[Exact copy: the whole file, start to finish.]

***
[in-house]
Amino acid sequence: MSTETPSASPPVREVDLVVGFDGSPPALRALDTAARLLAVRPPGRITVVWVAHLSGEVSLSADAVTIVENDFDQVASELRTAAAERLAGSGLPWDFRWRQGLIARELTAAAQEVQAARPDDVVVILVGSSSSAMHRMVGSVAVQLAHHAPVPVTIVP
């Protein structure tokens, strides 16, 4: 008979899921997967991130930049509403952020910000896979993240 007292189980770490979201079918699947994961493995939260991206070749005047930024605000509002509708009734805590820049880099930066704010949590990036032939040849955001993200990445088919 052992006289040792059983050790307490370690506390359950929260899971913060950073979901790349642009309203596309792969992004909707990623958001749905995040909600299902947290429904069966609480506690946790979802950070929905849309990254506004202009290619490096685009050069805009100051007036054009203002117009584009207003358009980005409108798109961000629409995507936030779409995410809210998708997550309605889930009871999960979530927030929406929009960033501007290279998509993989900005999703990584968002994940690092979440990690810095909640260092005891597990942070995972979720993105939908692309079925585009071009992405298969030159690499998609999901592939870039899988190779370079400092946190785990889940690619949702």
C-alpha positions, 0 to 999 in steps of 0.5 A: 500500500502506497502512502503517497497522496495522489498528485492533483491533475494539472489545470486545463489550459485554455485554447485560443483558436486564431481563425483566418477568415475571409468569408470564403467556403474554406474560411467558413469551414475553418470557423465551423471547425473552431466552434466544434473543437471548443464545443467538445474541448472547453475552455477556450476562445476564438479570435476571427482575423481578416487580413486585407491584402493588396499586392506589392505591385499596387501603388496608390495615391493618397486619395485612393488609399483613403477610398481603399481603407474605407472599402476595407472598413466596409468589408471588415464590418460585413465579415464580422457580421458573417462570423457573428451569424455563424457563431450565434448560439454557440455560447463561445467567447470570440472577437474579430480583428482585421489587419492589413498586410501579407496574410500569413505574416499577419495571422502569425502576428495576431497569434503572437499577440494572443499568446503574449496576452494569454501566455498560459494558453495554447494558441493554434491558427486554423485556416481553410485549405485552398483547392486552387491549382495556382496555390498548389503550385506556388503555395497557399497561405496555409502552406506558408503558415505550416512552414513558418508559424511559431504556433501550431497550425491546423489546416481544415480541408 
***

[in-house]
Amino acid sequence: MSTETPSASPPVREVDLVVGFDGSPPALRALDTAARLLAVRPPGRITVVWVAHLSGEVSLSADAVTIVENDFDQVASELRTAAAERLAGSGLPWDFRWRQGLIARELTAAAQEVQAARPDDVVVILVGSSSSAMHRMVGSVAVQLAHHAPVPVTIVP
């Protein structure tokens, strides 16, 4: 008979899921997967991130930049509403952020910000896979993240 007292189980770490979201079918699947994961493995939260991206070749005047930024605000509002509708009734805590820049880099930066704010949590990036032939040849955001993200990445088919 052992006289040792059983050790307490370690506390359950929260899971913060950073979901790349642009309203596309792969992004909707990623958001749905995040909600299902947290429904069966609480506690946790979802950070929905849309990254506004202009290619490096685009050069805009100051007036054009203002117009584009207003358009980005409108798109961000629409995507936030779409995410809210998708997550309605889930009871999960979530927030929406929009960033501007290279998509993989900005999703990584968002994940690092979440990690810095909640260092005891597990942070995972979720993105939908692309079925585009071009992405298969030159690499998609999901592939870039899988190779370079400092946190785990889940690619949702």
C-alpha positions, 0 to 999 in steps of 0.5 A: 500500500502506497502512502503517497497522496495522489498528485492533483491533475494539472489545470486545463489550459485554455485554447485560443483558436486564431481563425483566418477568415475571409468569408470564403467556403474554406474560411467558413469551414475553418470557423465551423471547425473552431466552434466544434473543437471548443464545443467538445474541448472547453475552455477556450476562445476564438479570435476571427482575423481578416487580413486585407491584402493588396499586392506589392505591385499596387501603388496608390495615391493618397486619395485612393488609399483613403477610398481603399481603407474605407472599402476595407472598413466596409468589408471588415464590418460585413465579415464580422457580421458573417462570423457573428451569424455563424457563431450565434448560439454557440455560447463561445467567447470570440472577437474579430480583428482585421489587419492589413498586410501579407496574410500569413505574416499577419495571422502569425502576428495576431497569434503572437499577440494572443499568446503574449496576452494569454501566455498560459494558453495554447494558441493554434491558427486554423485556416481553410485549405485552398483547392486552387491549382495556382496555390498548389503550385506556388503555395497557399497561405496555409502552406506558408503558415505550416512552414513558418508559424511559431504556433501550431497550425491546423489546416481544415480541408 